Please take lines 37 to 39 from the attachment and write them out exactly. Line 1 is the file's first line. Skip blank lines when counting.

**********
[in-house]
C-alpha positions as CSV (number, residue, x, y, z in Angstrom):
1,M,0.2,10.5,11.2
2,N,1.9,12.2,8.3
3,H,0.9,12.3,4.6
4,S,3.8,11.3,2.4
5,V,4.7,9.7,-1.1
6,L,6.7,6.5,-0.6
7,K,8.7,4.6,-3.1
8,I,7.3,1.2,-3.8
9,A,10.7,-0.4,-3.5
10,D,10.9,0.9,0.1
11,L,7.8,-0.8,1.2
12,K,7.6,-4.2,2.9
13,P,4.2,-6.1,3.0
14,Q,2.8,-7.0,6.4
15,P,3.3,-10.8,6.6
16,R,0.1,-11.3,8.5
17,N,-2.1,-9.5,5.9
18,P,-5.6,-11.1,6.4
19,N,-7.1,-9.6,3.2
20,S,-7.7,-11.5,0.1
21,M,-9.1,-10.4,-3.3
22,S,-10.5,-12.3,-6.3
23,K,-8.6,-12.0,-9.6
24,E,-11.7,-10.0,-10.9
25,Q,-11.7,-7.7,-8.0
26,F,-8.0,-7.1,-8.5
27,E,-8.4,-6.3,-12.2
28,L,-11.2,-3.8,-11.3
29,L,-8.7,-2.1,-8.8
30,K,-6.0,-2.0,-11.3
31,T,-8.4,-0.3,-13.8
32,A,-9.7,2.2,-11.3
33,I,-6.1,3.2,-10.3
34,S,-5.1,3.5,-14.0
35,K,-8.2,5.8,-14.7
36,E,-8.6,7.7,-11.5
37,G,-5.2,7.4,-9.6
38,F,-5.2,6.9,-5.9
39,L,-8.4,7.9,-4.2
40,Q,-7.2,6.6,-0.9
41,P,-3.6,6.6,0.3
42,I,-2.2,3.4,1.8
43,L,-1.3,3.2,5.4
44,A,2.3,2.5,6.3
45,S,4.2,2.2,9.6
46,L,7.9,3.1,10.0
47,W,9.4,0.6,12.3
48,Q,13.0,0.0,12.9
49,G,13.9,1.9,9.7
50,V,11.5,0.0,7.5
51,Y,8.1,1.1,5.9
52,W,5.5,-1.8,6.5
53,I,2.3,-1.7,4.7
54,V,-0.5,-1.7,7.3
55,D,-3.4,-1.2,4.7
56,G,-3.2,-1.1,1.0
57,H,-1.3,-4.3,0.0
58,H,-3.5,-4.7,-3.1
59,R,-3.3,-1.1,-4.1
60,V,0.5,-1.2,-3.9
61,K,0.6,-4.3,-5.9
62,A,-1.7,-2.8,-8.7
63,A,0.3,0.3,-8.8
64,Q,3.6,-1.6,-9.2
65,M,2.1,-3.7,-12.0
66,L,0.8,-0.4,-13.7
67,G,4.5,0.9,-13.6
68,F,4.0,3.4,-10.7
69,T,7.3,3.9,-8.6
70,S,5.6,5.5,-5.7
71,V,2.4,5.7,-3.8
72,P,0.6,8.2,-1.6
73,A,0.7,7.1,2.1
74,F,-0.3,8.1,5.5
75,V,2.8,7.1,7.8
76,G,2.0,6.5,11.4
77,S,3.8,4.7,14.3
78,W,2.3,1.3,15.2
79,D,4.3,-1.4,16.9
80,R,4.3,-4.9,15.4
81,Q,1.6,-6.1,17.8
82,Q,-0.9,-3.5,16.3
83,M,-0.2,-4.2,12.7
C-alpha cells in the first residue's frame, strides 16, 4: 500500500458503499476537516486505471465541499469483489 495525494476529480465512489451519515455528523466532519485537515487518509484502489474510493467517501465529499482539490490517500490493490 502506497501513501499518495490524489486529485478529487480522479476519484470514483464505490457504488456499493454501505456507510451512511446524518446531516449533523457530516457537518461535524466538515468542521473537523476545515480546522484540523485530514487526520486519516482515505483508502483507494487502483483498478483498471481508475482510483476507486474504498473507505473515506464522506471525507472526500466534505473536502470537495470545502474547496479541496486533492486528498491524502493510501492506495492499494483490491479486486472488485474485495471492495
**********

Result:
35,K,-8.2,5.8,-14.7
36,E,-8.6,7.7,-11.5
37,G,-5.2,7.4,-9.6